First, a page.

Sunday, November 16, 2008

"Man Is In the Forest. Let's Dig Out."

For me, the highlight of The Chronological Donald Vol. 4 is the opportunity to see Jack Hannah's "No Hunting" in widescreen. (I don't know why they put it in the "From the Vault" section, though. I can't see what's supposed to be offensive about it.) What made Hannah's Donald Ducks so good, at their best, was their combination of crazy, wild, aggressive humor -- very un-Disney humor -- with observational humor. They're traditional Disney cartoons in that they're grounded in small real-life things (hunting, tourism, suburban living) but they sneak in some subversive Tex Avery influence that shakes everything up.

"No Hunting" is my favorite of this bunch because it's very wild and very weird, and yet, as Hannah pointed out in an interview (excerpted on Jeff Pepper's blog) the comedy is rooted in the sad reality of what happens when suburban males go out and try to play at being sportsmen:


I used to go hunting with my dad when I was a kid and this short was a great takeoff on these hunters and fishermen. They really are this way. They are as dangerous to themselves as to the game they’re hunting. I’ve heard there are more hunters shot on opening day than deer.


Hannah also said that at the time he didn't think it was one of his better shorts (because Donald was out of character, and they threw in the idea of him being possessed by the spirit of his grandfather to explain why he was out of character) but that "after seeing it recently, I've changed my opinion." Rightly so. It's a wonderful blend of Tex Avery insanity (and self-referentiality) and Disney realism. There are a lot of hunting cartoons, but most of them are just excuses to set up a typical cartoon predator/prey scenario; this one is actually a satire of the whole pastime of hunting.

6 comments:

Anonymous said...

I always wondered how Jack Hannah got away with making something as un-Disney satiric as "No Hunting" while Walt was still around and watching every foot of film that came out of his studio.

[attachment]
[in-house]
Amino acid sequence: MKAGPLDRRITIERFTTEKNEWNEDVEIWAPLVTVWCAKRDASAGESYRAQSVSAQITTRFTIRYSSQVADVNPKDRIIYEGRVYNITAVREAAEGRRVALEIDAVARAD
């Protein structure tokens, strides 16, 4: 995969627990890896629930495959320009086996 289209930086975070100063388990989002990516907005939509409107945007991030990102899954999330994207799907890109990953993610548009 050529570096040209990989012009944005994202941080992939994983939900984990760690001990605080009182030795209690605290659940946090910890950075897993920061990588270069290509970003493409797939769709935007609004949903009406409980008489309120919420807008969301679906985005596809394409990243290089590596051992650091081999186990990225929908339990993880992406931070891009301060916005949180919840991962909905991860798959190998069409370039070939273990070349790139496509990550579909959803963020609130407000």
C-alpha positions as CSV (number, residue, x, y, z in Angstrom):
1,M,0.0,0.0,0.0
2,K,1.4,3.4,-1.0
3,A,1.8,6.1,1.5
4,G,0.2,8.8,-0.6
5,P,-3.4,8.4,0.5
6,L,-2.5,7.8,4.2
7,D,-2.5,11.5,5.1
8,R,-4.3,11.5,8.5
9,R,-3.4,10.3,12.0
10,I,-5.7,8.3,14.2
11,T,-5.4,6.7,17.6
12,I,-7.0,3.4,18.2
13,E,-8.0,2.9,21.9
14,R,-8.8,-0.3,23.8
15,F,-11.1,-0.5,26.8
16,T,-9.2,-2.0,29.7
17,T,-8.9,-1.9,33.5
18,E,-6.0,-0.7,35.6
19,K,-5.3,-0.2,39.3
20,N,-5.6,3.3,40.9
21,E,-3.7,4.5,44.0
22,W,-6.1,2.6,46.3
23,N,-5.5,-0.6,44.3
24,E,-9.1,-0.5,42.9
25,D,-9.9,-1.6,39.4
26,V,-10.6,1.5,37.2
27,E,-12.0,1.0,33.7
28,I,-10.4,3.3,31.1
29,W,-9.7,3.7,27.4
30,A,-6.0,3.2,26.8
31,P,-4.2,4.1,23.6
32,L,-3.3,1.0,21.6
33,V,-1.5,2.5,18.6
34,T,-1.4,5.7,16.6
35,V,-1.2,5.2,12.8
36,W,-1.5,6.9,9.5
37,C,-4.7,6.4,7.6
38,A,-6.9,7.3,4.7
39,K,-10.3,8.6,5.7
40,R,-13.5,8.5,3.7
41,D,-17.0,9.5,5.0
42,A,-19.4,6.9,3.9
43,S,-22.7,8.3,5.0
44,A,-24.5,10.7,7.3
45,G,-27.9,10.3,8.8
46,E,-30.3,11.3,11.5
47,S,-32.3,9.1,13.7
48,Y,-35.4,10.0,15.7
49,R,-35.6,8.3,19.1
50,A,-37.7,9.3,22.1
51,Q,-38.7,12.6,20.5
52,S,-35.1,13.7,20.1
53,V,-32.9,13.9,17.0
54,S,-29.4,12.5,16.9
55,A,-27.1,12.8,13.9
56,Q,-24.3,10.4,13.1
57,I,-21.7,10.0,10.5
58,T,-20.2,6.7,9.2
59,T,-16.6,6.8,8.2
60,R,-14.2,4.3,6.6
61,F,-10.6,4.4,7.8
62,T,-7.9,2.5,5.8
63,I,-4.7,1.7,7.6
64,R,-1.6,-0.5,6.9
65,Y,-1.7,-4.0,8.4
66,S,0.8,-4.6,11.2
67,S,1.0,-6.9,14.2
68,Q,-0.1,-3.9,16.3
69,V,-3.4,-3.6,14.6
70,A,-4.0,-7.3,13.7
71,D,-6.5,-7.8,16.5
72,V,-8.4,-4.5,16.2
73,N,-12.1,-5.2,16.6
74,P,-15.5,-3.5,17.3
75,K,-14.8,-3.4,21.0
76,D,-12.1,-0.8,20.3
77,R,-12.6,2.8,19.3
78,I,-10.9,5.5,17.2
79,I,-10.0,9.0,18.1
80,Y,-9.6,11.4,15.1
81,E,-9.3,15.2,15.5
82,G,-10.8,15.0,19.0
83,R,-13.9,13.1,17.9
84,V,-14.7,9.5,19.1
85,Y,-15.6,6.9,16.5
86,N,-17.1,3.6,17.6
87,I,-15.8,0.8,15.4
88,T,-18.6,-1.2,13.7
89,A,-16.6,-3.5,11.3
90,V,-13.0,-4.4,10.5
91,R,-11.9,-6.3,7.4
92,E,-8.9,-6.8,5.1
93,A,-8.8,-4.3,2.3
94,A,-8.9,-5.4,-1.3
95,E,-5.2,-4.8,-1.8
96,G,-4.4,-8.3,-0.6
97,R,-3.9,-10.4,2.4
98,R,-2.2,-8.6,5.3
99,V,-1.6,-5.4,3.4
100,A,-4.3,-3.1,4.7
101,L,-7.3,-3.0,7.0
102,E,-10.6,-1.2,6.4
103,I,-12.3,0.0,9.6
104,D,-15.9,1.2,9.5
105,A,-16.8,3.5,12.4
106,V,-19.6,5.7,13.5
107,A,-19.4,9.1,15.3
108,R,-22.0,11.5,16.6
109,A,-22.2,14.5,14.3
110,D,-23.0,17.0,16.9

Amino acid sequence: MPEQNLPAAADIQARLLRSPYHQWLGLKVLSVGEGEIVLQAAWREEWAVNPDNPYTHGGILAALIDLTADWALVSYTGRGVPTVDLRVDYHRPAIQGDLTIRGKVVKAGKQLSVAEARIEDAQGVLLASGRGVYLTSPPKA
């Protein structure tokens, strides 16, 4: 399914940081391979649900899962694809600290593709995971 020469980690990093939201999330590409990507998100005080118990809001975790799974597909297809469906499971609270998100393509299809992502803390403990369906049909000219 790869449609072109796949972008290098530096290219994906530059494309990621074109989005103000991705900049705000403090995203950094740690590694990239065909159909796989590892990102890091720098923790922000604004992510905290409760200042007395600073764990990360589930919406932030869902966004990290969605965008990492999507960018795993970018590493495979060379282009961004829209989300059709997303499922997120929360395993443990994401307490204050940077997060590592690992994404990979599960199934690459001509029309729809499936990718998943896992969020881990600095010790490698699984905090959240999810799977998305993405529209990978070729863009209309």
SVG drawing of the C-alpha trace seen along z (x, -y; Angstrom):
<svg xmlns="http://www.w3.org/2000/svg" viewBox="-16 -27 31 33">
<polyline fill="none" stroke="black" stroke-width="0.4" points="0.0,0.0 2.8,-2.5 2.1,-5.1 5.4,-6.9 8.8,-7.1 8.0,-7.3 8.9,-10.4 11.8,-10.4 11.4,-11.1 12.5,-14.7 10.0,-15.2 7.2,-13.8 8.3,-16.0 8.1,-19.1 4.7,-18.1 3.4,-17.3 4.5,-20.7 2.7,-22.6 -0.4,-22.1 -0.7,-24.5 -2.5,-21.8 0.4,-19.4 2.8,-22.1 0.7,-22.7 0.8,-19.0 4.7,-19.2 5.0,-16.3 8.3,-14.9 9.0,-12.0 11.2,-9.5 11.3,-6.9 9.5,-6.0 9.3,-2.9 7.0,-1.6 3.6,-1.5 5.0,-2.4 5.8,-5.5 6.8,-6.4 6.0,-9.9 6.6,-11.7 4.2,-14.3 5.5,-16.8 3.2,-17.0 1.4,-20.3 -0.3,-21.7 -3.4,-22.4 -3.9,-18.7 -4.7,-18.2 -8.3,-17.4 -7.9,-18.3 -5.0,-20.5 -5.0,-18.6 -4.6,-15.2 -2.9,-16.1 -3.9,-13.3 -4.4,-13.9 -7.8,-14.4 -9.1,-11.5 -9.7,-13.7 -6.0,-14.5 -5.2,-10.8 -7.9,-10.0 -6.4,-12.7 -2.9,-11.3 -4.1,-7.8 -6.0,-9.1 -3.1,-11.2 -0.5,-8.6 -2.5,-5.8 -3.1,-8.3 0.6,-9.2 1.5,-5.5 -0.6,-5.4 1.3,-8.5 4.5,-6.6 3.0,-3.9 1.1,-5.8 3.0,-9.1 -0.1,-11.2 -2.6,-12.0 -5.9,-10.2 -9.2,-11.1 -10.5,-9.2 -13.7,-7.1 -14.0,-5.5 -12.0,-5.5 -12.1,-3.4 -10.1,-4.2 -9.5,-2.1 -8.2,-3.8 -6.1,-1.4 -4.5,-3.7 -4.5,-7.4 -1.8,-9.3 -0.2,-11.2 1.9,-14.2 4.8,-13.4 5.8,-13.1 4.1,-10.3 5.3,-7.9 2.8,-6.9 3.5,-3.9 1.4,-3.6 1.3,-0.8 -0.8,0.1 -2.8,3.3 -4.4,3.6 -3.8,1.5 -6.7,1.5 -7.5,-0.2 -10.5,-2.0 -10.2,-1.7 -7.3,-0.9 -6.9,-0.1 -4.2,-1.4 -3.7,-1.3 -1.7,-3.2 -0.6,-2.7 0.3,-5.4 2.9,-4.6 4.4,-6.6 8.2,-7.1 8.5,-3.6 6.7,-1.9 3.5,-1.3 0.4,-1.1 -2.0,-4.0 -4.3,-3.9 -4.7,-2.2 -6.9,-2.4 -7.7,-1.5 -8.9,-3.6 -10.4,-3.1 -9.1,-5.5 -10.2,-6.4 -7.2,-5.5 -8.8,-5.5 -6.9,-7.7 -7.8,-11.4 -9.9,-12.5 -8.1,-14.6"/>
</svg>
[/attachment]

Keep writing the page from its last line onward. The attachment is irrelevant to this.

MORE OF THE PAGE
ramapith said...

Anonymous: Perhaps because in the comic strip department, Walt was indirectly pumping out bitter satire and crazy, wild aggression by the day. Those comics, Hannah's best Donald cartoons, the "Geef" Goofy shorts, Dick Kinney's 1960s Donald and Scrooge "newspaper office" comic book stories with their tired-businessman humor, the Nash car TV ads, Gulf Oil's DISNEY MAGAZINE giveaways with their almost adult writing sensibility... all of these *were* "wilder Disney humor" under Walt in a manner than many have forgotten. It was common to a point where of course Walt had to have seen it and liked it. He knew very well that his cartoons weren't just for kids, even if some of them were.

It's as if today some combination of Charles Nichols Pluto shorts, Annette TV movies, and Tinker Bell faux-girliness has invaded our heads and convinced us that Walt wanted his name on nothing but corn.
Or, better, old-line Disney produced just enough pap that later regimes have been able to wave it around and convince us that it was the preferred house style.

The brain trust that created DER FUEHRER'S FACE in 1943 didn't create it for kindergarteners.

Shep said...

I was told "No Hunting" was placed in the vault section because of the hunting theme and because of its casual use of firearms.

One reason I enjoy this cartoon so much is because it's such an atypical Donald Duck. You know, Famous Studios gets a bad rap for repeating the same stories over and over again, but by the early '50s Disney was just about as bad. These Donald Ducks are all the same: Donald tangles with his nephews, or with Chip and Dale, or with that bumblebee, or with some other animal, and inevitably gets the worst of it. They're almost maddening to sit through.

Thad said...

Probably the funniest cartoon the studio ever did. And it was done because Walt was paying no attention to the shorts department. So shaddap Dhave.

Mr. Semaj said...

Interesting theory, Ramapith.

I always thought at some point, particularly the early 1980's, the "wholesomeness" of Disney's legacy had become exaggerated, to the point where people did start to believe that their products were only for kids. (There's a funny story of how, when Disney finally got out of their straitjacket by establishing Touchstone Pictures, some older administrators protested with a PRAYER meeting.)

But looking at a few choice cartoons, including the controversy of Bambi's mom, there never was a time when Disney was limiting its audience to children.

Concerning this cartoon, you have to look at the history books, where the suggestion is that Walt paid very little attention to his shorts past the mid 1940's. With that, it was only a matter of time before the directors would start doing things their way.

John said...

I still think getting a good slapstick cartoon out of Charles Nichols with "Grand Canyonscope" is the biggest shocker on the latest Donald DVD.